Martha Thomases Goes Gangnam Style

Martha Thomases

Martha Thomases brought more comics to the attention of more people than anyone else in the industry. Her work promoting The Death of Superman made an entire nation share in the tragedy of one of our most iconic American heroes. As a freelance journalist, she has been published in the Village Voice, High Times, Spy, the National Lampoon, Metropolitan Home, and more. For Marvel comics she created the series Dakota North. Martha worked as a researcher and assistant for the author Norman Mailer on several of his books, including the Pulitzer-Prize-winning Executioner's Song, On Women and Their Elegance, Ancient Evenings, and Harlot's Ghost.

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4 Responses

  1. The Other Frank Miller says:

    I think the little kid at the beginning is adorable.

  2. Watching, reading, or listening to something, and blindly assuming it’s representative of the culture of said people at the time is not automatically knee-jerk racist. It’s likely short-sighted, simplistic, and untrue, but it doesn’t make you a bad person.

    I am fairly sure, for example, that screaming at the hindquarters of a woman doing Pilates is not common practice in Korea, in or outside of the Gangam district.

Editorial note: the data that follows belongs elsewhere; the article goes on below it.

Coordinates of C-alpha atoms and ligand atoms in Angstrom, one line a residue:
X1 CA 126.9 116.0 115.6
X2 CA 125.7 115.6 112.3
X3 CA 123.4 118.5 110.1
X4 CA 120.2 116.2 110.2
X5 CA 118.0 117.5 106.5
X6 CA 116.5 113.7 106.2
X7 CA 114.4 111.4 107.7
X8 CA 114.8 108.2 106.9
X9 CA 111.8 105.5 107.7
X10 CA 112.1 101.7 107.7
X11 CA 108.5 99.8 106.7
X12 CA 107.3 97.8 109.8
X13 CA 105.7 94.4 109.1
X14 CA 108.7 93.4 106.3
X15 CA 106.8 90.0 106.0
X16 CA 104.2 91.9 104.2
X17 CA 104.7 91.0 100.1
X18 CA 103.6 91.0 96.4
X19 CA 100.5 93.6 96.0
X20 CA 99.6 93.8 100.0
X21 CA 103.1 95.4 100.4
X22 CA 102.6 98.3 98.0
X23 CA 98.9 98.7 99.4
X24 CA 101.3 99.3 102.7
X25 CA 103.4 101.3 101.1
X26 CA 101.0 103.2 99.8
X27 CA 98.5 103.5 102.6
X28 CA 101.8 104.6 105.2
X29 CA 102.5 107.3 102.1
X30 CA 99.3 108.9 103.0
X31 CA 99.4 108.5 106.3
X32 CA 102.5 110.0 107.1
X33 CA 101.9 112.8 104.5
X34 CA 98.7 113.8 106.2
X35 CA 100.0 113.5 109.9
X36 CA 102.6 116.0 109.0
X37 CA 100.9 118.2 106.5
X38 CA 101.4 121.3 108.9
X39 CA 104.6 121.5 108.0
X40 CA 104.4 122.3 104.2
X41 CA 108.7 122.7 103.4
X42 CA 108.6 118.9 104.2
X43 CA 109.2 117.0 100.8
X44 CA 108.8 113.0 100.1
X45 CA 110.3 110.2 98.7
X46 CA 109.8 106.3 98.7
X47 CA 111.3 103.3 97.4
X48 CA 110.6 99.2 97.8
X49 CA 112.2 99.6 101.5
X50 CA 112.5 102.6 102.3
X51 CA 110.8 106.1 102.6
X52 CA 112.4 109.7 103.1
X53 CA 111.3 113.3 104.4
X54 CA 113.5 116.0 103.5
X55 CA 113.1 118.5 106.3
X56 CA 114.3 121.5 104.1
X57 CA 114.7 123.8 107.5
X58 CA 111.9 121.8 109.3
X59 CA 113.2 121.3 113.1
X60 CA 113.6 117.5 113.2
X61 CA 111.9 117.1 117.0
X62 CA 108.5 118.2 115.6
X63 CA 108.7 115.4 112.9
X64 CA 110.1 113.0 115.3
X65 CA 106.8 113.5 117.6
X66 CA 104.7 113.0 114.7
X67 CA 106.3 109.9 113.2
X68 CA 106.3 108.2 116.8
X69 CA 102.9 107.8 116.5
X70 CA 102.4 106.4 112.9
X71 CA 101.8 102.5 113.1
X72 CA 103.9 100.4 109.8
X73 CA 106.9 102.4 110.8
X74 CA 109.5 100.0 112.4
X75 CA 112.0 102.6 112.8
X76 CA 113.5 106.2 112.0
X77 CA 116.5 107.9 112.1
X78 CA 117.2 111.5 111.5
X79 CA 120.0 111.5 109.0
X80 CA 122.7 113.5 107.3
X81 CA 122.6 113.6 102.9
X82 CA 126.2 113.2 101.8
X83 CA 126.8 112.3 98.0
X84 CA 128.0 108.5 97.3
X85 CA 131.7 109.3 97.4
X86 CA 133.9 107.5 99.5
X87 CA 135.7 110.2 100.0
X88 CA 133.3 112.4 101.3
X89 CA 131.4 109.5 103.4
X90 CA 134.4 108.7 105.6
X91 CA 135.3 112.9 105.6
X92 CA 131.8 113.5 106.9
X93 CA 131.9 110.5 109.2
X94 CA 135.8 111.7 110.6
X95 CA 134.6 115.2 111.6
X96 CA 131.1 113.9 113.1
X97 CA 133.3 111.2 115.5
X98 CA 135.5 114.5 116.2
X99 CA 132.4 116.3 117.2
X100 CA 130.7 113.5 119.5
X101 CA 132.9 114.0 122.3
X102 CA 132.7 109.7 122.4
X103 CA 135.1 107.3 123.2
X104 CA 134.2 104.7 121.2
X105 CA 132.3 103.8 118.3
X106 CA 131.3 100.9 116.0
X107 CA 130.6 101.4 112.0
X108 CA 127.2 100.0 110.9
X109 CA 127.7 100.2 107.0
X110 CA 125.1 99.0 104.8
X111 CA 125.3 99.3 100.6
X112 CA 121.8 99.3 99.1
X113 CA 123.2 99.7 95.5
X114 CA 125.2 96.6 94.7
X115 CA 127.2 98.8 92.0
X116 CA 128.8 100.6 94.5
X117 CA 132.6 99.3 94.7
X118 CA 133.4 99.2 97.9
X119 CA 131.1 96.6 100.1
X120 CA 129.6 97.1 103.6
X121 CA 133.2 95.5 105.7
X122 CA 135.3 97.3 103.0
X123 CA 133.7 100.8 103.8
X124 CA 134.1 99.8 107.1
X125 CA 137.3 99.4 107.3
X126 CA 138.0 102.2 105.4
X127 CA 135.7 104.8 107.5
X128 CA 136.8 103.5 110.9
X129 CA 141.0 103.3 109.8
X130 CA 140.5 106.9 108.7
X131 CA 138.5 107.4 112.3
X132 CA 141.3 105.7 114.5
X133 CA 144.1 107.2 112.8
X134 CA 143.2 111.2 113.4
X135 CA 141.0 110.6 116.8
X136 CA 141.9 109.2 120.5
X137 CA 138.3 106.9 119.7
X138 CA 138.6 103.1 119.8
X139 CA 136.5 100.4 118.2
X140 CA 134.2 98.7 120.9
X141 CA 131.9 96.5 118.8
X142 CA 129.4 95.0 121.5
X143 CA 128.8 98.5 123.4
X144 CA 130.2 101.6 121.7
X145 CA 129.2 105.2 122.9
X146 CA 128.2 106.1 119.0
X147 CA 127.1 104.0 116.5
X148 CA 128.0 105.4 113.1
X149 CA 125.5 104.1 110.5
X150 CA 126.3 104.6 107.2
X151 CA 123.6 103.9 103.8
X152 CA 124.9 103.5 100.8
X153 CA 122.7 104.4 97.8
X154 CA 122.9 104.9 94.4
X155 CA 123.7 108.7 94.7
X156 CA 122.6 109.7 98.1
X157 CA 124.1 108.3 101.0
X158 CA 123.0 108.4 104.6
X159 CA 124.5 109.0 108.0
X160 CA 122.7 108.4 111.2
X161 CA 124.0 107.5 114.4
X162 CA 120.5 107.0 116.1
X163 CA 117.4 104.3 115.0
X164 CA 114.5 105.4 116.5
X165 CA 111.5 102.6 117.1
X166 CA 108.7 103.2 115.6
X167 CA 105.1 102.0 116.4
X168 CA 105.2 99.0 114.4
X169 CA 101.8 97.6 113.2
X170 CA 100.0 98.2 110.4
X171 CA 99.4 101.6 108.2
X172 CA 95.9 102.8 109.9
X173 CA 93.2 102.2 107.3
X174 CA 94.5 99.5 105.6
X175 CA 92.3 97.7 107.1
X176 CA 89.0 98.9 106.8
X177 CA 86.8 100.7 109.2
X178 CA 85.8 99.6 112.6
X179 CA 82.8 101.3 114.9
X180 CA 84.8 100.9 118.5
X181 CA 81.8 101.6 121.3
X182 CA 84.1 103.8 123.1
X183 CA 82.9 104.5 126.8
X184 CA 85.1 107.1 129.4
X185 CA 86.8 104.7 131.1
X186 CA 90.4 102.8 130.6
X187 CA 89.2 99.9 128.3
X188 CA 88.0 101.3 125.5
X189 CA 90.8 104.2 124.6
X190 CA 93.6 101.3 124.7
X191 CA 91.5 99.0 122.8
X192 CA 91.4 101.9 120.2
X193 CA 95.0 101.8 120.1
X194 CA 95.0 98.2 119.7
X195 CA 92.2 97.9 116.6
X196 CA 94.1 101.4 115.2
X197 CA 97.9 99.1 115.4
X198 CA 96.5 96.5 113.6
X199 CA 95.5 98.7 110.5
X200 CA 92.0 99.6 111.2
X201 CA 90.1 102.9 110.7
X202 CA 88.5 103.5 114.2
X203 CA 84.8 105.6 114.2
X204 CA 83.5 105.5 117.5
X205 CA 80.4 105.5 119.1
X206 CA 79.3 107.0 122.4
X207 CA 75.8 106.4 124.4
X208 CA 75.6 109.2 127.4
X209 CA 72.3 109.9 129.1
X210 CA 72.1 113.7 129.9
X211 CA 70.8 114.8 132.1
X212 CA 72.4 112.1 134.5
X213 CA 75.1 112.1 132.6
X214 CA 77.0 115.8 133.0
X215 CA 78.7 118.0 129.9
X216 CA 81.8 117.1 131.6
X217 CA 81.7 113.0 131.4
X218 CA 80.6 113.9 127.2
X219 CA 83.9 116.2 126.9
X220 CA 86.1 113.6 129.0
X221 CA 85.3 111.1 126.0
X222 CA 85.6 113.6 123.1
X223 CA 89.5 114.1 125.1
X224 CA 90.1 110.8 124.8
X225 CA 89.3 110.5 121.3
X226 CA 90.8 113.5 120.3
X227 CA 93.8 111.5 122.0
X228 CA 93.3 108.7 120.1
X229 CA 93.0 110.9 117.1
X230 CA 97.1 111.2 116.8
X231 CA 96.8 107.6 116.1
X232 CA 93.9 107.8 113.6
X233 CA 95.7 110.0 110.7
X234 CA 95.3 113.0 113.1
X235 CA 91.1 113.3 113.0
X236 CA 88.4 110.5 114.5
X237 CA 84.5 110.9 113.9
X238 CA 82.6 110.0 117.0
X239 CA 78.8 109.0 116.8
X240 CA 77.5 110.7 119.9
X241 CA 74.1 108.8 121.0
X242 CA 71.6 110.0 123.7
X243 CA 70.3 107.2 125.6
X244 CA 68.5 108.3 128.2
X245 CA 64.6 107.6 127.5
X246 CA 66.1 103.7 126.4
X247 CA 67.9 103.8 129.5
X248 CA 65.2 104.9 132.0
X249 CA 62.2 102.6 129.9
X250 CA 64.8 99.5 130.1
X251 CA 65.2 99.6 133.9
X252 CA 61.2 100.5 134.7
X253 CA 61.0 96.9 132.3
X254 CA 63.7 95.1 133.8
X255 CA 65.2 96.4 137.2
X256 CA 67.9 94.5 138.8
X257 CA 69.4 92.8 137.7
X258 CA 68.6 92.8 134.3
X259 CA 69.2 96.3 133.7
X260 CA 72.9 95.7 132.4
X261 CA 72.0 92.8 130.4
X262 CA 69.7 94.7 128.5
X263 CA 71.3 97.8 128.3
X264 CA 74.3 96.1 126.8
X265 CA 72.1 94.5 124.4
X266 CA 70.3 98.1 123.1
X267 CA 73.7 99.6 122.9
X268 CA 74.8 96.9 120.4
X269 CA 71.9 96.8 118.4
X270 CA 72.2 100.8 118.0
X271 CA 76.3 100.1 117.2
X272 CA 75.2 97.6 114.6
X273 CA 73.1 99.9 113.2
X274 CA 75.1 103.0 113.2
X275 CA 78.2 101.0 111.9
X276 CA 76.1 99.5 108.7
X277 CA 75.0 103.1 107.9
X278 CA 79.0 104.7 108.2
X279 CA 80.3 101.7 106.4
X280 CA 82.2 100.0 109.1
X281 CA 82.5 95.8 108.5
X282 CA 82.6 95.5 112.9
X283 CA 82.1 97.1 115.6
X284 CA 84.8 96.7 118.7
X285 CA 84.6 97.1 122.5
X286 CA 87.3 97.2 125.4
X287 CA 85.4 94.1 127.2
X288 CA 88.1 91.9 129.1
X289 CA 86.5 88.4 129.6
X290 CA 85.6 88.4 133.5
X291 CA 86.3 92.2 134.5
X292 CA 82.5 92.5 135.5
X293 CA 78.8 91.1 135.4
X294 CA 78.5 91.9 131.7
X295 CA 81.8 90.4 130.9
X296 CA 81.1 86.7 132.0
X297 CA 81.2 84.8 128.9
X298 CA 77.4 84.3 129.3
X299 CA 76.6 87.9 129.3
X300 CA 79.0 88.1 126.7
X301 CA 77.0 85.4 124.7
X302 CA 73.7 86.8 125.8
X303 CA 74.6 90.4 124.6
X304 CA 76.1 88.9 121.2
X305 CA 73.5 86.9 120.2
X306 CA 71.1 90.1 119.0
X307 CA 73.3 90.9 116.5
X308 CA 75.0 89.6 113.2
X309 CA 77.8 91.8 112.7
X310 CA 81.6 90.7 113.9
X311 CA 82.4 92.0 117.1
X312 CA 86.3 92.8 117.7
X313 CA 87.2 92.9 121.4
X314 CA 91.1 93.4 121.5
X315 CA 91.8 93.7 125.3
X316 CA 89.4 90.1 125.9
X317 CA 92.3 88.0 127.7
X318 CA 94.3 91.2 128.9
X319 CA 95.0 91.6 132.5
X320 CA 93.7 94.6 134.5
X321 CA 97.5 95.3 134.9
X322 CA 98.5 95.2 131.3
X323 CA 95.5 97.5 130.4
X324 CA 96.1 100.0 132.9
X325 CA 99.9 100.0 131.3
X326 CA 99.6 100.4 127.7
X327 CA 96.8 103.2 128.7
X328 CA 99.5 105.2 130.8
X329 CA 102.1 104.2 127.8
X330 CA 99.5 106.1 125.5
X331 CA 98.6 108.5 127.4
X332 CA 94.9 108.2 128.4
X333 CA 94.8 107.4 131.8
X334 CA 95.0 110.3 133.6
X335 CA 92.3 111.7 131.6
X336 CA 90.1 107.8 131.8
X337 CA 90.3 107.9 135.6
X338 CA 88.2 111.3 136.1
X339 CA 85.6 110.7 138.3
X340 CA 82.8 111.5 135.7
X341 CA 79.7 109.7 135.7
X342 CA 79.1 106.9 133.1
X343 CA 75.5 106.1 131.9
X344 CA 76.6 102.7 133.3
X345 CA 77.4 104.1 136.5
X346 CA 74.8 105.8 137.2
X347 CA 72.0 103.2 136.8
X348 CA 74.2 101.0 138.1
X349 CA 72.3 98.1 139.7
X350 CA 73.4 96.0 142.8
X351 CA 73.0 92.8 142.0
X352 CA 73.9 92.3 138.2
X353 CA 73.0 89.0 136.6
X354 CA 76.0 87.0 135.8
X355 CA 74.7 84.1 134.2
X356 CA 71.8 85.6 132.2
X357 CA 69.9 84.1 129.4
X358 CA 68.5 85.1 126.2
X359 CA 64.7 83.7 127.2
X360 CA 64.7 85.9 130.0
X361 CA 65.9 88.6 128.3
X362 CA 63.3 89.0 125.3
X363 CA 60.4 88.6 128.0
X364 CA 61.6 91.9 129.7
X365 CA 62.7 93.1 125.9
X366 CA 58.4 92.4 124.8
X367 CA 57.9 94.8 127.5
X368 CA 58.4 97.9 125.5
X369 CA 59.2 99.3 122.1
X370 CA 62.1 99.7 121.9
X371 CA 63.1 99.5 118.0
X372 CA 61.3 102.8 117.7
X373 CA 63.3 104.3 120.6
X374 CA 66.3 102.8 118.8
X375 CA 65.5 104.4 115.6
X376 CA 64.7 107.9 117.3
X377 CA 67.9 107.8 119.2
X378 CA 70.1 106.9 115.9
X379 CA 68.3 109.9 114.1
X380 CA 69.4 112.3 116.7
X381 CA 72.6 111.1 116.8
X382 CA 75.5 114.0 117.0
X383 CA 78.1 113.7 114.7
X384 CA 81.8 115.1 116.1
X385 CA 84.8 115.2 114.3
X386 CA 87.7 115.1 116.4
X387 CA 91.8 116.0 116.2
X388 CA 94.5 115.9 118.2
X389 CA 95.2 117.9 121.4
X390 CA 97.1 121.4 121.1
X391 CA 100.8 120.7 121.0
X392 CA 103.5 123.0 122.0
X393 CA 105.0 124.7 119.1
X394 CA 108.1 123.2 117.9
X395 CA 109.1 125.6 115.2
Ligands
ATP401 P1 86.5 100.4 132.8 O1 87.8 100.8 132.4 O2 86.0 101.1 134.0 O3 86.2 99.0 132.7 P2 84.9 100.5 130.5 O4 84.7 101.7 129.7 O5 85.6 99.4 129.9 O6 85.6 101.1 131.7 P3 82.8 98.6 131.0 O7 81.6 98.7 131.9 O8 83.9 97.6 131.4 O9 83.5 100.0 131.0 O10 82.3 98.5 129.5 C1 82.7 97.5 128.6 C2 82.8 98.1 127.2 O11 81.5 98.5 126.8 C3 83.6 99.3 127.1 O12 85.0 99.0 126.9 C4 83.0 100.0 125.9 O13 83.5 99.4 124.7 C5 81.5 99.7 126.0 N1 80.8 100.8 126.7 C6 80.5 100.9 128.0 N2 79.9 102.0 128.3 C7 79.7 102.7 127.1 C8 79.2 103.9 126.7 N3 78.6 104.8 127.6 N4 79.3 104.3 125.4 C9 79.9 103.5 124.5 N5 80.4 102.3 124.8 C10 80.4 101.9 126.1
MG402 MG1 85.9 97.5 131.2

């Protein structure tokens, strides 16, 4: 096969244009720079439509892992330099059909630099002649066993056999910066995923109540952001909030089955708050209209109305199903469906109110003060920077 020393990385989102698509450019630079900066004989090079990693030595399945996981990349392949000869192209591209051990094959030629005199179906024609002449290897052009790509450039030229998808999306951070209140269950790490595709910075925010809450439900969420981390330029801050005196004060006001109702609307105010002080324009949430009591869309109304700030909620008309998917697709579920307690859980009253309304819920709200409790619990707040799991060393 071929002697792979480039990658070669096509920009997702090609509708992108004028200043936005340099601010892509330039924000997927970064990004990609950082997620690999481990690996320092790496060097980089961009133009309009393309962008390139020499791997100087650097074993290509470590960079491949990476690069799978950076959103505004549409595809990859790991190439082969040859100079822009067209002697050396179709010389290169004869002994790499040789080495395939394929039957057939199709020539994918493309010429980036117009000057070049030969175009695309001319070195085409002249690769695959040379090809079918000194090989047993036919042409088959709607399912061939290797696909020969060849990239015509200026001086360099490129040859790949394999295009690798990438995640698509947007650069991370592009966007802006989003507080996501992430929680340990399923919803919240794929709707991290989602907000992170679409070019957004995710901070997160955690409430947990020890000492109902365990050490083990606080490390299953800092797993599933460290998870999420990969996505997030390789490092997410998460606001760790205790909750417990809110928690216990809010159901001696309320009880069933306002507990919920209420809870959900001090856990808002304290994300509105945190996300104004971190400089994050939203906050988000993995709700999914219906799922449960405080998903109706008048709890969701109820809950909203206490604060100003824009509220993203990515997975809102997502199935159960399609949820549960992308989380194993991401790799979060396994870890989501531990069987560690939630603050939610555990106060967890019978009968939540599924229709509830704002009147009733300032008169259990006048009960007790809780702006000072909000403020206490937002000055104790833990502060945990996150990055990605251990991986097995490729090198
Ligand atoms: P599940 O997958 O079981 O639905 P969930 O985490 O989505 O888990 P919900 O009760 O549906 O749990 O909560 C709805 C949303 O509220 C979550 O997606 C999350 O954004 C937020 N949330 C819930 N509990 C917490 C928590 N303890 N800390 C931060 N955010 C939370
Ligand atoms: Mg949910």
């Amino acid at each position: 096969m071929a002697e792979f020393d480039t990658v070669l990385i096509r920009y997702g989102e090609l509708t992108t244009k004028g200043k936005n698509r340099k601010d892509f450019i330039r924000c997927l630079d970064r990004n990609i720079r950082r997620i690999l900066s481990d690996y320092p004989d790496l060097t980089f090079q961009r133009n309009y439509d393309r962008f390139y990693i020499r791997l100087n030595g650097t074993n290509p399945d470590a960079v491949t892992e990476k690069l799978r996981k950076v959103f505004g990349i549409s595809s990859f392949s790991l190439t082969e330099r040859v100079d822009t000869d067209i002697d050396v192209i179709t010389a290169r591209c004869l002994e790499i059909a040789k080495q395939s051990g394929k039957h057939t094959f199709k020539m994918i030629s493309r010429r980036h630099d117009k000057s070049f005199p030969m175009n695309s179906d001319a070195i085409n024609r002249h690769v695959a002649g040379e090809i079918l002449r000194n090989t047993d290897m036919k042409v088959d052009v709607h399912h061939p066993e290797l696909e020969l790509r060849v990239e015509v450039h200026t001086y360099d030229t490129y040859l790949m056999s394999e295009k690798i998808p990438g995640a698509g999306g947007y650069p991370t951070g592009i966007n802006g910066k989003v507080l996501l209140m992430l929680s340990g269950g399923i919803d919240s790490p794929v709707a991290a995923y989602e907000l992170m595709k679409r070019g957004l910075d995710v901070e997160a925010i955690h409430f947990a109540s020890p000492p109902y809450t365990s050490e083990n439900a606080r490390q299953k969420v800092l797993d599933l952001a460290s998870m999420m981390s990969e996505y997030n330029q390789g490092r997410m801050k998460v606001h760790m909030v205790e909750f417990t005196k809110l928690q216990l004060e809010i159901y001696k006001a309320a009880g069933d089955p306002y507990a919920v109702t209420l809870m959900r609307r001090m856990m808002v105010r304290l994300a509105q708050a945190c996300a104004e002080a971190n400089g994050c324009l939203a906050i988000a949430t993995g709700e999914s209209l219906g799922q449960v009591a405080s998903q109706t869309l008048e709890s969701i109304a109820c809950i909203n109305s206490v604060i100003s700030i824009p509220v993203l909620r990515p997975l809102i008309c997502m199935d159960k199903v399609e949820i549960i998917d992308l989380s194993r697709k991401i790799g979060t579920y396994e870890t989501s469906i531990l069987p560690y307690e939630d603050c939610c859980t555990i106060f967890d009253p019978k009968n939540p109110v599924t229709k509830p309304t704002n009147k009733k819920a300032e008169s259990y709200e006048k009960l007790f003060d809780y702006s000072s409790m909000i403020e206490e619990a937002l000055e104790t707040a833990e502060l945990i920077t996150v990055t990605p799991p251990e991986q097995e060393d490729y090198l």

But here’s something interesting – it doesn’t seem like he ever mentioned racism. He discussed the editing of the video, its production, and discussed that it wasn’t representative of K-pop in general. And that may be so. Quite often the songs that break through (or “crossover” to use the marketing term) from a genre to the mainstream are not often most representative of the genre. Most early rap songs needed a lot of the sharp edges filed off before it could be made acceptable for network television. It’s usually the silliest stuff that gets widely popular, and fans of the genre are left rending their garments as they rail and moan that there’s so many BETTER songs that deserve the exposure. (Let me tell you stories about the Zappa fans who can’t even LISTEN to Dancin’ Fool or Valley Girl anymore)

    The fact that you turned that INTO the sensation of being racist is, I think, telling of the culture today. We’re taught to second-guess everything we do and say. That you enjoy a goofy pop song with a wry sense of humor, and not take a moment to think or mention that there are certainly more varied examples of Korean culture out there, does not make you a racist; borderline, inadvertent or otherwise.

    If you go to Korea and ask where the nearest Pilates class is, we may have a problem…